It is aimed to reform and transform how we deliver healthcare in Ireland and abolish the current two-tier, public/ private system, building towards equal access to services for every citizen based on patient need and not their ability to pay. By putting people at the centre of the health system and developing primary and community health services, the Department of Health and HSE are working together to provide new models of care that allow people to stay healthy in their homes and communities for as long as possible. The aim is to deliver the Sláintecare vision of one universal health service for all, providing the right care, in the right place, at the right time. The current plans of Sláintecare are focusing on prevention and shifting care from acute hospitals into the community and closer to people’s homes and has led to the HSE strategy “stay left, shift left”.

‘Stay left, Shift left’

The strategy is based on partnering with innovative companies, universities and individuals to utilise the power of digital applications, data and technology, in order to improve quality of life and quality of care, while reducing the cost of care. The concept of ‘Stay Left’ is to use technology to keep people well in their homes, and allow people with chronic conditions to manage themselves in the best way possible at home. ‘Shift left’ is about finding technologies that help people move as quickly as possible from the acute setting to a community setting and finally, to a home setting.

Tax Reliefs and Reimbursement

There are many tax reliefs, incentives and reimbursement options when choosing to follow the “traditional model” of care in Ireland as briefly outlined in following paragraphs and table below. Clients and their families can avail of the following schemes to make care more affordable:

Medical card

Within the public system, a citizen will still have to pay for healthcare unless they have a medical card, meaning certain health services will be free of charge. Medical cards are given to individuals who have an income below a certain level or who have a long-term illness and is means tested.

Employ a Carer “HK1 Form”

For those looking to stay at home but require a carer for extra assistance can seek an allowance to pay for a carer. Clients can fill out a HK1 form where the payer can receive 20-40% tax relief depending on their income or the income of the person paying the bill.

Fair Deal

People looking for nursing home care can avail of the Government Nursing Home Support Scheme called the Fair Deal. The Fair Deal scheme offers financial support to people who need long term nursing home care. This scheme is operated by the Health Service Executive (HSE). Based on a financial assessment, the client will contribute to the weekly cost of care and the HSE will pay the balance. However, the amount that the client pays will vary from person to person.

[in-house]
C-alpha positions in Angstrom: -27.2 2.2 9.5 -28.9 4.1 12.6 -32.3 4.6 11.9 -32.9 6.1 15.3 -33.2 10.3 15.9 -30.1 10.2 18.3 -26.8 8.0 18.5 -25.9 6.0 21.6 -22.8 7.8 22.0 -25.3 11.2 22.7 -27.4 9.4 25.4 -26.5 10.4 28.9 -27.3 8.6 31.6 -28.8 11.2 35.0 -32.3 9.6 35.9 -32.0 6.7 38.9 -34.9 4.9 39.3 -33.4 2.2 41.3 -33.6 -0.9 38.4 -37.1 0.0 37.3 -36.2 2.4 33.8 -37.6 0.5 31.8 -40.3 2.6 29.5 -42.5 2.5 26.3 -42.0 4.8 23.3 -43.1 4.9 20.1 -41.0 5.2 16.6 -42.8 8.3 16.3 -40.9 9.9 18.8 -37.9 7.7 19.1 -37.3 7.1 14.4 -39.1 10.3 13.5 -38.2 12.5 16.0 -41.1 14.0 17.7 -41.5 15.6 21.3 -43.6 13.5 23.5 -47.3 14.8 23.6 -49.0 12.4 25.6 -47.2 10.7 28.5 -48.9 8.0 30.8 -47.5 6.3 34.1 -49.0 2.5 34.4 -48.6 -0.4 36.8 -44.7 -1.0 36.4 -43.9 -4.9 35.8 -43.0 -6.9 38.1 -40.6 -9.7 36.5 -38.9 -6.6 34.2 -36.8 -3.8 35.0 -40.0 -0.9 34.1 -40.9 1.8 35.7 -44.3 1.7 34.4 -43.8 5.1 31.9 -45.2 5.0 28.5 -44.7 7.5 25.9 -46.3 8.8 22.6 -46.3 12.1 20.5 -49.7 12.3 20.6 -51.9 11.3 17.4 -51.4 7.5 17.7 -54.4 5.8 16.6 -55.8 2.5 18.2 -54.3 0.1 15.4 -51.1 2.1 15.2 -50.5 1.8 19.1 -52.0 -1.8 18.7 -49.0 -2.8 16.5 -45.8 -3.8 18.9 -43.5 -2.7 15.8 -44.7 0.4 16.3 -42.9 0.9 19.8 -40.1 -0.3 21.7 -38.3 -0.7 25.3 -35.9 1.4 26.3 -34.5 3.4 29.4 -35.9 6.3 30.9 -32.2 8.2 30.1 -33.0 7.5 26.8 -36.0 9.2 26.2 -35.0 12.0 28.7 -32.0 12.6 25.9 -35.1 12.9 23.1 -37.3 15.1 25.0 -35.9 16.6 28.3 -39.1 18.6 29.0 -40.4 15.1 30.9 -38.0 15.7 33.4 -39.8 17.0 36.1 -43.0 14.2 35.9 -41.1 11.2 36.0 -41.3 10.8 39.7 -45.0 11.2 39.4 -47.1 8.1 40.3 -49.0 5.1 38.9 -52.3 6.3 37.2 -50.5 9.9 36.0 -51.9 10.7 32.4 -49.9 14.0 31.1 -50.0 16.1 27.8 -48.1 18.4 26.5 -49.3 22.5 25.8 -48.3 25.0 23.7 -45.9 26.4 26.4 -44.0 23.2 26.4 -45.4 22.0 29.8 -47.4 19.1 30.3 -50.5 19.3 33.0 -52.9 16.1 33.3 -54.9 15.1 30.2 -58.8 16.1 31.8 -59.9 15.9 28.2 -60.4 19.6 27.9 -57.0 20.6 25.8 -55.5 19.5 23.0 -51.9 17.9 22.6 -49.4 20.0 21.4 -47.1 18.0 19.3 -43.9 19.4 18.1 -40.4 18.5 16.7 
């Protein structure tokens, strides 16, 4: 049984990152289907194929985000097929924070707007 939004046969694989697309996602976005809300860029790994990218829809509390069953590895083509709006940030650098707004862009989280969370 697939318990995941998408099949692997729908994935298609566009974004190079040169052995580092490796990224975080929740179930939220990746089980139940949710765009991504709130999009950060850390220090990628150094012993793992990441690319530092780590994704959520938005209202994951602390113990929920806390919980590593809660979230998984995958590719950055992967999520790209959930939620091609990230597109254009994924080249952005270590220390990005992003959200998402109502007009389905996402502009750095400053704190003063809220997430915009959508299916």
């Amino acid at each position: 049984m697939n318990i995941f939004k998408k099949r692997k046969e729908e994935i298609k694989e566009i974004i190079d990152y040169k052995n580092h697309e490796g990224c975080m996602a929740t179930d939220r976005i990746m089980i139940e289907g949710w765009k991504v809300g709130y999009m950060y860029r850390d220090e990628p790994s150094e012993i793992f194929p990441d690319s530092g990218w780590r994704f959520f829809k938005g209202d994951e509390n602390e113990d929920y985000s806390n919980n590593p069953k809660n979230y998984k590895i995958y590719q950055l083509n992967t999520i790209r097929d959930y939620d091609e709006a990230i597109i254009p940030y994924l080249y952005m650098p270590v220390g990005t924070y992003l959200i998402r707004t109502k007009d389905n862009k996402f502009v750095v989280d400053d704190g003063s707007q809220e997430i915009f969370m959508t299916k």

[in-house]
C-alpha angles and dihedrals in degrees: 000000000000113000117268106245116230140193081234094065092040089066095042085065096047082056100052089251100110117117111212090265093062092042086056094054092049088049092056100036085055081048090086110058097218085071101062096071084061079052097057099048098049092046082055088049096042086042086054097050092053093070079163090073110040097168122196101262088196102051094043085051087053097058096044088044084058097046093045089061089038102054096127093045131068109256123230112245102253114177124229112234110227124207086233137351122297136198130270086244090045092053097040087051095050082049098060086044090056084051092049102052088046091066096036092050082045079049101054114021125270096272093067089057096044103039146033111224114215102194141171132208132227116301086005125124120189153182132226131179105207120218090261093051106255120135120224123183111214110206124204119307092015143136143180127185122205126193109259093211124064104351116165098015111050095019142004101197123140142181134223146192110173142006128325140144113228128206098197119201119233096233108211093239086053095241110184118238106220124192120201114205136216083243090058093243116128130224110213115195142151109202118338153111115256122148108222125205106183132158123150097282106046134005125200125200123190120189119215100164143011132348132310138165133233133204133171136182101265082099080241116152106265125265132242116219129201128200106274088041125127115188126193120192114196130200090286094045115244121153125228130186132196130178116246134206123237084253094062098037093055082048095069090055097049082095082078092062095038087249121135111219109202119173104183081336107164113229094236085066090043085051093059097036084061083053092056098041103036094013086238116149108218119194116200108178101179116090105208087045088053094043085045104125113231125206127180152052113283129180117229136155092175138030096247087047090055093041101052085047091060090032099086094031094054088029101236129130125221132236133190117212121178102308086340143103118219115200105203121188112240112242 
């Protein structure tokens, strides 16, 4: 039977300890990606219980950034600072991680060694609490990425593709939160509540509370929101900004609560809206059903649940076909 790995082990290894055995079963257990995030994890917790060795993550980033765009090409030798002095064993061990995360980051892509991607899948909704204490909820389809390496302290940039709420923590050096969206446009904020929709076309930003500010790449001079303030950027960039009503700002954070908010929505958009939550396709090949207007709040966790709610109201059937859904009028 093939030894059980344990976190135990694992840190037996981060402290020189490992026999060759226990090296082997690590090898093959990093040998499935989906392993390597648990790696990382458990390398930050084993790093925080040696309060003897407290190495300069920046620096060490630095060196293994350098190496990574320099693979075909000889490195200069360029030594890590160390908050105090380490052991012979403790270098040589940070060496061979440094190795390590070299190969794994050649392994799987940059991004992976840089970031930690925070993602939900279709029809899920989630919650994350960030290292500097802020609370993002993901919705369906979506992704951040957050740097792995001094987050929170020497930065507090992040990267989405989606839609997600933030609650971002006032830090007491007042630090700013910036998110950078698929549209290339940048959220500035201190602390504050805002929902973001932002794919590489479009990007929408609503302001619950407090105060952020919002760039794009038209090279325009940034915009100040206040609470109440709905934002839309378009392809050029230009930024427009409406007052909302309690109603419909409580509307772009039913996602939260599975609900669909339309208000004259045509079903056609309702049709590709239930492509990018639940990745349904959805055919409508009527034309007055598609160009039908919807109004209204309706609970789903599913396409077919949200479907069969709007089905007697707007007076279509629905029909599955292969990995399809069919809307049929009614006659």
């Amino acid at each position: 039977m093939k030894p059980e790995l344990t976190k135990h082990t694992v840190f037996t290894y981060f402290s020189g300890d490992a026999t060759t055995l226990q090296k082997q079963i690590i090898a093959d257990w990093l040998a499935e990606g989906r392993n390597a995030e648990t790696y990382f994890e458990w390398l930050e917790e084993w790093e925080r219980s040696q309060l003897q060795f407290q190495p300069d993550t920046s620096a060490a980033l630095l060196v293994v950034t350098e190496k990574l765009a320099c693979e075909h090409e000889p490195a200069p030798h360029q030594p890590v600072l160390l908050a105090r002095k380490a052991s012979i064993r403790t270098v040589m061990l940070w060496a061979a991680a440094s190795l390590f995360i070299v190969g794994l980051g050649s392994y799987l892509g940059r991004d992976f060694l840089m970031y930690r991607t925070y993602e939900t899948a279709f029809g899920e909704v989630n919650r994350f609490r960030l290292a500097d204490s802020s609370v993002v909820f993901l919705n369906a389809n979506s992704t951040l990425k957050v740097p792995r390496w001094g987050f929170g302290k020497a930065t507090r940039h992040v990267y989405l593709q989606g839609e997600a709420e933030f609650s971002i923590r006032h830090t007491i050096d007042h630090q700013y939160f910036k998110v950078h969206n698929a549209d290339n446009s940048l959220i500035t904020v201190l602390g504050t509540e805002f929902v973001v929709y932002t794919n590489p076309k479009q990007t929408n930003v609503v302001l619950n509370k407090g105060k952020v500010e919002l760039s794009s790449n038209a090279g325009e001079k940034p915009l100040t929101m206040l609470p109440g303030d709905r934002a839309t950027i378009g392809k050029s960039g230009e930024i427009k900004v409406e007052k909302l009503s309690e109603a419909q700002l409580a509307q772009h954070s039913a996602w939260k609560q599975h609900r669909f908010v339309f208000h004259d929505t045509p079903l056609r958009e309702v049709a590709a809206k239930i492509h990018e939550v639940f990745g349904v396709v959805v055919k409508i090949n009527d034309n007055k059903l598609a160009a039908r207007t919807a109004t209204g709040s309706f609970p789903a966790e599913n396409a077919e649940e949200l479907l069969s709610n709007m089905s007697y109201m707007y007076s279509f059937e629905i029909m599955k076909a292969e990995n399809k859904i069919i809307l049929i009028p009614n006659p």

Private Funding

Private funding means that an individual covers the full cost of nursing home care without any public assistance. The client can claim tax relief on Nursing Home fees paid. This can be claimed at their highest rate of tax.  The amount of relief can be claimed at 20 – 40%, depending on the amount of income tax paid by the payer.

SchemeTax returnFunding
Medical cardN/AState pays
Employing a carer “HK1”20 – 40%Maximum € 75,000
Fair Deal20 – 40 % return on balance paid by clientFinancial means test
Private funding20 – 40% 

Age is a significant driver of service utilization within the acute sector in Ireland with individuals aged 65 years and over accounting for the vast majority of overnight hospital stays. The over-reliance on the provision of hospital-based care, is unsustainable and we need to continue to progress the aim of shifting care to the community.

The use of technology to move people as quickly as possible to a community or home setting is a space that needs careful consideration but is essential to transform the traditional healthcare model.

In Ireland at present, companies who have viable solutions to assist with the concept of treating people in their homes need assistance from the government and policy makers to assist with reimbursement pathways in order to focus on the stakeholders to adopting their solutions to truly disrupt the home and healthcare sector.

Reimbursement and funding is a major obstacle to digital health transformation and adoption and will need to be addressed by Government to make Ireland a real digital health leader by 2025.